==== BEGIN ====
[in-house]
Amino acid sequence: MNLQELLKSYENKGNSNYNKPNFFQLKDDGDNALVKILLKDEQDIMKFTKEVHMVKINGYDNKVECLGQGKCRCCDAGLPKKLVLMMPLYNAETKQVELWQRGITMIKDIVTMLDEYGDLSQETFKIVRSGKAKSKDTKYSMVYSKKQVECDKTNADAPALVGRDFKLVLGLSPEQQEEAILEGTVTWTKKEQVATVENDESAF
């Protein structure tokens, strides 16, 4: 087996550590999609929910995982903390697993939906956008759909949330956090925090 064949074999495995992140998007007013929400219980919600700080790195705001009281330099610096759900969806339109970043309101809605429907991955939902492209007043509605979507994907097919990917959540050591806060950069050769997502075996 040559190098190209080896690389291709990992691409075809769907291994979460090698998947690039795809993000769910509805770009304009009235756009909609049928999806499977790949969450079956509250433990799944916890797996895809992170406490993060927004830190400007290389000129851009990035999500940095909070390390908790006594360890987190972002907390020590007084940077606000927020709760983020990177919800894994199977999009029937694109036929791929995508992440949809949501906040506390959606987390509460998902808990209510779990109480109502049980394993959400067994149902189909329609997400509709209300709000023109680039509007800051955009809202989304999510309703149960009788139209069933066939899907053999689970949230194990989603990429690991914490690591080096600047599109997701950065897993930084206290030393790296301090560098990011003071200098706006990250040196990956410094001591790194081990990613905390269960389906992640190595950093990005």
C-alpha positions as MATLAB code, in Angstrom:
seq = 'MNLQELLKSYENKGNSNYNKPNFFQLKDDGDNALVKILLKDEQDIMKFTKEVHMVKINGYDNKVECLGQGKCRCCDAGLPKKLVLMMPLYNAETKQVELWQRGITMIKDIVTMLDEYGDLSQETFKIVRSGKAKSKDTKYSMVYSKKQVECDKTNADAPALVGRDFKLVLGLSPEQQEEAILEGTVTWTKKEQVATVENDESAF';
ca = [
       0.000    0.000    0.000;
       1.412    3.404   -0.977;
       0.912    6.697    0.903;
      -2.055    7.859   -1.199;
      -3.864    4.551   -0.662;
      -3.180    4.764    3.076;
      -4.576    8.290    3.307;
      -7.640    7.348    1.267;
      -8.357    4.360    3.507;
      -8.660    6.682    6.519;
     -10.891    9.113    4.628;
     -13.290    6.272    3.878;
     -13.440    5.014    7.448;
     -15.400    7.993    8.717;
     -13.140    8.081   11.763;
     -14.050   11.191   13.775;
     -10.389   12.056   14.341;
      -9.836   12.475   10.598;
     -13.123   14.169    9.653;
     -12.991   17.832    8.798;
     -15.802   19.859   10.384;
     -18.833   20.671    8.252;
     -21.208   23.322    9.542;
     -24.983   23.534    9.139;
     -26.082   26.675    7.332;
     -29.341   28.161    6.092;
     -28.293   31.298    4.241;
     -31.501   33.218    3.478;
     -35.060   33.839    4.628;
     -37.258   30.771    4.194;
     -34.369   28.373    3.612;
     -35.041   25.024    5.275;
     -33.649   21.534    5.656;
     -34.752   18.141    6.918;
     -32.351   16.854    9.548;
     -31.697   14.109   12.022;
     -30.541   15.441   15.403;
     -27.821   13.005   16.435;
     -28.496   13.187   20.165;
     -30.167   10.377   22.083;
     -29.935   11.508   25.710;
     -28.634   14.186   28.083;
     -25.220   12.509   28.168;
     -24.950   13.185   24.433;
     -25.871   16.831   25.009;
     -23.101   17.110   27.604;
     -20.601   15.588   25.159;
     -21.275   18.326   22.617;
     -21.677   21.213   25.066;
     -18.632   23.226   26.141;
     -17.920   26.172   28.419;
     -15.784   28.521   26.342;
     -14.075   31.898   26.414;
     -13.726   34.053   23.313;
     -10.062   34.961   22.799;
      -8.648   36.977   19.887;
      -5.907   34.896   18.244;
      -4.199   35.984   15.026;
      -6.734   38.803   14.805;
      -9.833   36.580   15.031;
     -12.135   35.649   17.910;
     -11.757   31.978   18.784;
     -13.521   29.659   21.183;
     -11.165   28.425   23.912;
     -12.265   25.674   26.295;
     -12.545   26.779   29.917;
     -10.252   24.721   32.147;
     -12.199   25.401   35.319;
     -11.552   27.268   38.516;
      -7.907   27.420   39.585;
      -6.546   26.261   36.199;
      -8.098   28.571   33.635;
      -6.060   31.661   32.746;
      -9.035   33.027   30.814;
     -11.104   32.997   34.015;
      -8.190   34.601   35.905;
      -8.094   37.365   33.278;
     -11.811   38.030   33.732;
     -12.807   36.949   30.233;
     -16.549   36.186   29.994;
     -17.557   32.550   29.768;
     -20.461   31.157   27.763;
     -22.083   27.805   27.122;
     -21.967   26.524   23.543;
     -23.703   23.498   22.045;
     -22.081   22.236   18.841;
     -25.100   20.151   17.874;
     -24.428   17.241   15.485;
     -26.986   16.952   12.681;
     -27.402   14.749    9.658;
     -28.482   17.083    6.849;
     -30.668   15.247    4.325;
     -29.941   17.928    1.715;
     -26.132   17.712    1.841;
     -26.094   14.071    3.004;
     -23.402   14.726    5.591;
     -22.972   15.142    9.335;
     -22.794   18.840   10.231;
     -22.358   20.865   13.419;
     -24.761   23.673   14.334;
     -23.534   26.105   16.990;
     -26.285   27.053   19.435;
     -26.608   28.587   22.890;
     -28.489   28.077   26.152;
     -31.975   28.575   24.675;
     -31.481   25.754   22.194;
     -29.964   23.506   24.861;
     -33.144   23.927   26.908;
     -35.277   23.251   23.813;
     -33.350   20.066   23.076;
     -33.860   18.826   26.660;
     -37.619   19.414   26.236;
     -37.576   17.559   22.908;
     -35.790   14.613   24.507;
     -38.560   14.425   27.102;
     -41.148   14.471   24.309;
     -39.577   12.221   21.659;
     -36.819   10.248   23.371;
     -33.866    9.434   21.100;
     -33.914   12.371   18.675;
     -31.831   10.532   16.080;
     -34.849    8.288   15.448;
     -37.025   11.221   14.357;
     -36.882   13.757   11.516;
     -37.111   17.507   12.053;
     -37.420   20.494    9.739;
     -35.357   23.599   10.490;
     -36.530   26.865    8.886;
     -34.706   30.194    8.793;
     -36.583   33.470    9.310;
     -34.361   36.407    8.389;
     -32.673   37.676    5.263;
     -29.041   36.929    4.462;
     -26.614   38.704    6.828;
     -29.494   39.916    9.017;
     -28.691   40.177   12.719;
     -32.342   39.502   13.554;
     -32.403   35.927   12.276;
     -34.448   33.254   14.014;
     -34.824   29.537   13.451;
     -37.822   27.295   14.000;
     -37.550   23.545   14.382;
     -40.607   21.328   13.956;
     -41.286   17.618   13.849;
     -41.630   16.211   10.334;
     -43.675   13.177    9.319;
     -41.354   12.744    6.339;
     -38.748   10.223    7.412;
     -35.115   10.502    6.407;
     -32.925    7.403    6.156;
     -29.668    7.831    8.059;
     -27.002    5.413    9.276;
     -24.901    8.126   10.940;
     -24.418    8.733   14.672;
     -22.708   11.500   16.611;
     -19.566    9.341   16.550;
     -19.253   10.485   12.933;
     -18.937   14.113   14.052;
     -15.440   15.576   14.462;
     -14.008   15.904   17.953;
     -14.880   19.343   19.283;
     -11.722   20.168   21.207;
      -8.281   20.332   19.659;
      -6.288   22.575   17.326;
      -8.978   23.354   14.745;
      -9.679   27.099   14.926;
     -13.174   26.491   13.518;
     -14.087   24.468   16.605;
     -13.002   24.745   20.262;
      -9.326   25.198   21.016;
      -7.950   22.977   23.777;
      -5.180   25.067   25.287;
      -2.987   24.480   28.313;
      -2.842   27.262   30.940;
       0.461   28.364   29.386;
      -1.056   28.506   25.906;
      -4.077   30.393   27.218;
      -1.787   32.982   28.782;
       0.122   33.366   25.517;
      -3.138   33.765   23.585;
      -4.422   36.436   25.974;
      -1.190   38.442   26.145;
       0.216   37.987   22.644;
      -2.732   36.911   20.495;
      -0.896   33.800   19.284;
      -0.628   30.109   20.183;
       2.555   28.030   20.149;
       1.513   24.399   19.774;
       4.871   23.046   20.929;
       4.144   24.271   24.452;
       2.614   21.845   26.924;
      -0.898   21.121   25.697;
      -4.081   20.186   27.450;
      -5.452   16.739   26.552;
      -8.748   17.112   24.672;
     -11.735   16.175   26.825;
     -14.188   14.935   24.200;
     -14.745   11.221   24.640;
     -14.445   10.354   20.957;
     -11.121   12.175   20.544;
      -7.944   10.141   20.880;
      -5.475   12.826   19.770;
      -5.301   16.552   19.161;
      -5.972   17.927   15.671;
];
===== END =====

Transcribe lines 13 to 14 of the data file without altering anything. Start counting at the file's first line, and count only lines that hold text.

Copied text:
      -4.576    8.290    3.307;
      -7.640    7.348    1.267;